These images show the surface of Titan at two different infrared wavelengths. They were captured by the visual and infrared mapping spectrometer onboard Cassini as the spacecraft flew by at an altitude of 1200 kilometers (745 miles) -- Cassini's closest approach yet to the hazy moon. The image on the left was taken at a wavelength of 1 micron and shows approximately what a digital camera might see. The image on the right, taken at a wavelength of 2 microns, is the most detailed picture to date of the Titan's surface. It reveals complex landforms with sharp boundaries, which scientists are eager to further study.
The Cassini-Huygens mission is a cooperative project of NASA, the European Space Agency and the Italian Space Agency. The Jet Propulsion Laboratory, a division of the California Institute of Technology in Pasadena, manages the Cassini-Huygens mission for NASA's Science Mission Directorate, Washington, D.C. The Cassini orbiter and its two onboard cameras were designed, developed and assembled at JPL. The visual and infrared mapping spectrometer team is based at the University of Arizona, Tucson.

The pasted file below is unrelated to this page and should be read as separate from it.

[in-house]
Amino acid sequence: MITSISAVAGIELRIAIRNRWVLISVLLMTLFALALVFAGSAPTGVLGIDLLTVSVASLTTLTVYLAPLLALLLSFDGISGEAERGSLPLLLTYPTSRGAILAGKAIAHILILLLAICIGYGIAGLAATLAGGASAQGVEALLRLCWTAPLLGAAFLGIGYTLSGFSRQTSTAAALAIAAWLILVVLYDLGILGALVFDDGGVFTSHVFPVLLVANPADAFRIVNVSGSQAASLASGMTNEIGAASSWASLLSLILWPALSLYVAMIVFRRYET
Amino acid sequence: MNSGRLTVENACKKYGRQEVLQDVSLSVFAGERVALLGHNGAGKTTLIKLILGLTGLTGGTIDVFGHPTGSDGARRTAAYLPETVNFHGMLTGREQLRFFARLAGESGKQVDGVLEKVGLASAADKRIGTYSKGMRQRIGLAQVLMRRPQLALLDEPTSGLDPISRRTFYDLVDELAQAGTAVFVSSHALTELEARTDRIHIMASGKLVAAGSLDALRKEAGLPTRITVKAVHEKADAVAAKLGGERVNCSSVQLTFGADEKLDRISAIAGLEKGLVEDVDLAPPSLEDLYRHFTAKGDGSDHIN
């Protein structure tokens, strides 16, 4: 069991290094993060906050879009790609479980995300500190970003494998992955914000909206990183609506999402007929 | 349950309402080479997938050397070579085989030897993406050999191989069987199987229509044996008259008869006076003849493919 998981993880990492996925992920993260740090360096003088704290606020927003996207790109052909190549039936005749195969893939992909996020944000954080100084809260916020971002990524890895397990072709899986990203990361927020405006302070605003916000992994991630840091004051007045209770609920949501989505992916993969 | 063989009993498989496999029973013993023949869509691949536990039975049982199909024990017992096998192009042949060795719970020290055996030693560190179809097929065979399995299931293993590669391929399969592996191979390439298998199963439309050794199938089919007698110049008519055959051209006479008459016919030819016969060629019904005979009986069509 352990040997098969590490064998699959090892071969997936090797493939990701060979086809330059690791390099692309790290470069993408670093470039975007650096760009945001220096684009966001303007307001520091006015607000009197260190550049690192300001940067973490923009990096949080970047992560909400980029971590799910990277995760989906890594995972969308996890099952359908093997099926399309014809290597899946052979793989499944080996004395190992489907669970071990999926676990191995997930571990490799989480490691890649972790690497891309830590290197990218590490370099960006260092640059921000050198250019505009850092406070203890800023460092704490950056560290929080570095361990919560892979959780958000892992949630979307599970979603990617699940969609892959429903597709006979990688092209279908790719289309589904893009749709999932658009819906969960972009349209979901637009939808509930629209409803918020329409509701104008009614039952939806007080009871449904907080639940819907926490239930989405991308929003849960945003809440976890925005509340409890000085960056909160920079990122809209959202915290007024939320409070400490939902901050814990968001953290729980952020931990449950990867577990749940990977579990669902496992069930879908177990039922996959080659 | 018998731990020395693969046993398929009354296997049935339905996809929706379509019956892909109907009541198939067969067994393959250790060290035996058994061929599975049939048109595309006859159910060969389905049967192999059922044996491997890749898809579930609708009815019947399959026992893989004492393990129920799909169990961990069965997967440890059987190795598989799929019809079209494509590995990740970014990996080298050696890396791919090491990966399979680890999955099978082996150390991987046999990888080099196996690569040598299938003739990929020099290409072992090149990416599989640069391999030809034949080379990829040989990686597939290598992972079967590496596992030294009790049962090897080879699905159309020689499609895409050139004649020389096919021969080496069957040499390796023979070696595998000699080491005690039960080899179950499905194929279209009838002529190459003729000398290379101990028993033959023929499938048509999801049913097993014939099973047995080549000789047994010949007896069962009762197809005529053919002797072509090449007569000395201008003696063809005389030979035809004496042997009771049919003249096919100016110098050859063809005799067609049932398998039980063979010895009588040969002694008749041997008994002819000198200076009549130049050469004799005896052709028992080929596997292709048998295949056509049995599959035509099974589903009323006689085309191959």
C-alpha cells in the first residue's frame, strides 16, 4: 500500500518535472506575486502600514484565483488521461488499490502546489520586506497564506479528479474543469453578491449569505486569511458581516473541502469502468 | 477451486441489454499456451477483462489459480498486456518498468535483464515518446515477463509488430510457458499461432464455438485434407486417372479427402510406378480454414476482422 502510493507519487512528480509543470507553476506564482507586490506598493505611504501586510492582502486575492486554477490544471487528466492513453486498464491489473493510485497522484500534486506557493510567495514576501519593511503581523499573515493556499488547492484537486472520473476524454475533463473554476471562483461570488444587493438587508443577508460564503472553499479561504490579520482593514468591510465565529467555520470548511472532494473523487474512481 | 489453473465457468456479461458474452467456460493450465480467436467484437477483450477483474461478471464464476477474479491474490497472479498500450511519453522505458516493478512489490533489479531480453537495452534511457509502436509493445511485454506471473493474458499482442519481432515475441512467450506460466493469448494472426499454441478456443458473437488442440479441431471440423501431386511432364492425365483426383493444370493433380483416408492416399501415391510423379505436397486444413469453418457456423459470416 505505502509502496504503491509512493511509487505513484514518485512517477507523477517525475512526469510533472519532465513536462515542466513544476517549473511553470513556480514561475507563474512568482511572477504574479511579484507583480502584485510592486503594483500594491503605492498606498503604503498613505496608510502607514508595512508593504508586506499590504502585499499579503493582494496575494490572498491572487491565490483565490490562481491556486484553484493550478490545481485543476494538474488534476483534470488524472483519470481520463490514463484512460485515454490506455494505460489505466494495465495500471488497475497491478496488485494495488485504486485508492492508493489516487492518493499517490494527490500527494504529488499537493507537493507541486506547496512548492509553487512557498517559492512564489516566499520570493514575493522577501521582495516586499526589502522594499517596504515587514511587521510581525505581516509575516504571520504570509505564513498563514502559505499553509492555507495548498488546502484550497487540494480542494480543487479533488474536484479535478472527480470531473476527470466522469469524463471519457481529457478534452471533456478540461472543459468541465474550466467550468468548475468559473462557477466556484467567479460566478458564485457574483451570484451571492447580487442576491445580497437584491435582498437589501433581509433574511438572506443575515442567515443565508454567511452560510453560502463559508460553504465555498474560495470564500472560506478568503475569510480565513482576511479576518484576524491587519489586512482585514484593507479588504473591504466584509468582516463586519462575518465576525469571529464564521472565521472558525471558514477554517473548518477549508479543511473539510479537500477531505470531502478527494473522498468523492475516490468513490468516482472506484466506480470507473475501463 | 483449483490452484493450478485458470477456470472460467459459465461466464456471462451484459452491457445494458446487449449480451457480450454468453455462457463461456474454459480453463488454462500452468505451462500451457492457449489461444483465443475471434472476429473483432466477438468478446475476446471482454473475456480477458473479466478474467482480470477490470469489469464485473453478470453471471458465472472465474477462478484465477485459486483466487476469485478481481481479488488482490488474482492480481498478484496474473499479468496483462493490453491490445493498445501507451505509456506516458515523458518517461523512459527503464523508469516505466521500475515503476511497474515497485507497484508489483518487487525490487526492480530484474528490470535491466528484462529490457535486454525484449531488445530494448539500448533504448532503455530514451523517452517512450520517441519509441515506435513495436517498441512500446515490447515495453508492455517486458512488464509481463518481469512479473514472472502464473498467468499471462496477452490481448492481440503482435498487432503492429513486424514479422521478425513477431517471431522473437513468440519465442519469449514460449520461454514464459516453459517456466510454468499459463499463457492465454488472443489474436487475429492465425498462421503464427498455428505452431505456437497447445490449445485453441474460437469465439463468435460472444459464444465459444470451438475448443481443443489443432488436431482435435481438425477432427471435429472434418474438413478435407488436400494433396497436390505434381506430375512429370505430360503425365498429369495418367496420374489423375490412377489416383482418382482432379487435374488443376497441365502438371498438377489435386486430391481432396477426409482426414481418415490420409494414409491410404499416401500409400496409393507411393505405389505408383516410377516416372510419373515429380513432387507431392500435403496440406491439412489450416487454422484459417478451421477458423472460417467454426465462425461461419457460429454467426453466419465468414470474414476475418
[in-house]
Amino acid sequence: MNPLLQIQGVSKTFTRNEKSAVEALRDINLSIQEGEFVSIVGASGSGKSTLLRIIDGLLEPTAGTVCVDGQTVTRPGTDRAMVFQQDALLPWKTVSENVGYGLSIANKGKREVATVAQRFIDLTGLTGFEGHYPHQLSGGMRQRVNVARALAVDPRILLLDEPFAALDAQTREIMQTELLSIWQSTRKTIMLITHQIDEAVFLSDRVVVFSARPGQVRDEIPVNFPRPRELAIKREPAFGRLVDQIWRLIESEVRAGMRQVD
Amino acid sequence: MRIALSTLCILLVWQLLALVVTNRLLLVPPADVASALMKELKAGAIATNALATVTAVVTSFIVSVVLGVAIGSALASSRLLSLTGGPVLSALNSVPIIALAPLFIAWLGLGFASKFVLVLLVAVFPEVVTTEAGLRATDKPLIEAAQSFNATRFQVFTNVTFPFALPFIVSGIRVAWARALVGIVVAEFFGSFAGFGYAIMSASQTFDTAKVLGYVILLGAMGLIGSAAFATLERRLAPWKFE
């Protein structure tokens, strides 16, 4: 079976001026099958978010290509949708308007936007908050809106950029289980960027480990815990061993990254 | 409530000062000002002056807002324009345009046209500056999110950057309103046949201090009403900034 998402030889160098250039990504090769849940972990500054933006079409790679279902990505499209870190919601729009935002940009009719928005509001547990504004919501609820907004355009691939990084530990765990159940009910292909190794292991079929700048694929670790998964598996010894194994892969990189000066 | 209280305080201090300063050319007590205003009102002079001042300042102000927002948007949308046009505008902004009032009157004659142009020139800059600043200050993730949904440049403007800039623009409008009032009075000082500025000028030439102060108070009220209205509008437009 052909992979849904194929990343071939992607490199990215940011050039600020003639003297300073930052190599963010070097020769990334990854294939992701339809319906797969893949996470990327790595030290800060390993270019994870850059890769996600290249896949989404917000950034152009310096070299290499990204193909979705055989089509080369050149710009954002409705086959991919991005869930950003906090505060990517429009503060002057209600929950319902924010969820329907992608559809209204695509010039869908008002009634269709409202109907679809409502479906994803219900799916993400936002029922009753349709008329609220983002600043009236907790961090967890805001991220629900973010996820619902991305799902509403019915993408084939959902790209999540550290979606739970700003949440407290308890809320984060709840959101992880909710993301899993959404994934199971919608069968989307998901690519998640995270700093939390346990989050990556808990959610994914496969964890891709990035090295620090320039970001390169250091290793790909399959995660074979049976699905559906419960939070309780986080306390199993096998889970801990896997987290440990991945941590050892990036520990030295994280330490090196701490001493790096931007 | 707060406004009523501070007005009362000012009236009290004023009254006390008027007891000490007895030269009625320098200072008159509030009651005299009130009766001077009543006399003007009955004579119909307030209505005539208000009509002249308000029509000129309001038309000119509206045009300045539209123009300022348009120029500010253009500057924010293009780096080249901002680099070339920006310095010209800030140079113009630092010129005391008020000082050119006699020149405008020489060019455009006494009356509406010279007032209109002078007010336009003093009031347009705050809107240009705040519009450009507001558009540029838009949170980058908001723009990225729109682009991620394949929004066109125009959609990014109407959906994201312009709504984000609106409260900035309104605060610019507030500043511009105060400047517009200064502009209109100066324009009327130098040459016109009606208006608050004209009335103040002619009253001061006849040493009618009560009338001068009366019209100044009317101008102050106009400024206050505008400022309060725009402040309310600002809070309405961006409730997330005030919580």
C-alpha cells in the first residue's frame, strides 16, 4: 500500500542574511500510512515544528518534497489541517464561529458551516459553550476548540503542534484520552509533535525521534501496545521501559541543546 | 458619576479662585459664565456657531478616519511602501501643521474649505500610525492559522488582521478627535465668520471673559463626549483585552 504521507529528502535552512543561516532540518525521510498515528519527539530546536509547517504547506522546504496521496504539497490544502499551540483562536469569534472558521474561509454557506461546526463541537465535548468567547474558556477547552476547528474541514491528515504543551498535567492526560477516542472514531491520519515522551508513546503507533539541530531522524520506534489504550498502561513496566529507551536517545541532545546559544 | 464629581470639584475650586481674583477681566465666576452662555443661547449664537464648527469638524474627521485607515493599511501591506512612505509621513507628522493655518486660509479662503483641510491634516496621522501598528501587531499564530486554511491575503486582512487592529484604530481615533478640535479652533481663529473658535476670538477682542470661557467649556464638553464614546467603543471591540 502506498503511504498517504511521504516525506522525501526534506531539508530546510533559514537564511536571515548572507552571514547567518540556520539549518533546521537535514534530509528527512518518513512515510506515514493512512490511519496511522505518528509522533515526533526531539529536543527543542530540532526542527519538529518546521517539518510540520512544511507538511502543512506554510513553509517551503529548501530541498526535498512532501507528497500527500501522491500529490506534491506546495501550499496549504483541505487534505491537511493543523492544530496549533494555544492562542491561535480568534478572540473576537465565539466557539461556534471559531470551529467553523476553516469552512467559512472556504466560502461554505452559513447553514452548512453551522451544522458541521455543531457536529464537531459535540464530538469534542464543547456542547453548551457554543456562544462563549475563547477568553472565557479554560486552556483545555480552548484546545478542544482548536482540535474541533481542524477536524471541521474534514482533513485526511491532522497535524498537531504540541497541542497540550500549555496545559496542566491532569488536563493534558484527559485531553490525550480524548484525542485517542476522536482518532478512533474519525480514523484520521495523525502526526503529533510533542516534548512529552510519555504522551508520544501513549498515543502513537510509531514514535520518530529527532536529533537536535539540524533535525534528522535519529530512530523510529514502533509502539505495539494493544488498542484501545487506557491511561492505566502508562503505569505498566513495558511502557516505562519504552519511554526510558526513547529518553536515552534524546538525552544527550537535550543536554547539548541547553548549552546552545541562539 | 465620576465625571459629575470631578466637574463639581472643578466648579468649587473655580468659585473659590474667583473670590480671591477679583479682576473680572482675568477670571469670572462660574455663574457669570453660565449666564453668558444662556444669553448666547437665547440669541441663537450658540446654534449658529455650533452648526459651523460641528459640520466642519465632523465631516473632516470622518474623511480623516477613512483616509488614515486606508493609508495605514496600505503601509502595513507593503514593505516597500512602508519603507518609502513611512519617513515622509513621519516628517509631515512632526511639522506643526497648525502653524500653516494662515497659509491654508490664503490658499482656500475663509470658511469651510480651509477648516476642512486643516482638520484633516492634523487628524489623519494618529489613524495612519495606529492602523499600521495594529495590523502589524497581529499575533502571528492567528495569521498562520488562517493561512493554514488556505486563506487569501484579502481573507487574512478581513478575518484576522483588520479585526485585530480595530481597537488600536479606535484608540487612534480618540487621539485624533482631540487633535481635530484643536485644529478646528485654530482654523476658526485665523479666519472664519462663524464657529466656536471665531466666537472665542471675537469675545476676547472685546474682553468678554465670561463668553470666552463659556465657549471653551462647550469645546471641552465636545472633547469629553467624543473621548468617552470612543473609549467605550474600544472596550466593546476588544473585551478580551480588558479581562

For more information about the Cassini-Huygens mission visit, http://saturn.jpl.nasa.gov . For more information about the visual and infrared mapping spectrometer visit http://wwwvims.lpl.arizona.edu/ .
|Instrument Host||Cassini Orbiter|
|Instrument||Visual and Infrared Mapping Spectrometer (VIMS)|
|Extra Keywords||Atmosphere, Grayscale, Haze, Infrared|
|Date in Caption|
|Image Credit||NASA/JPL/University of Arizona|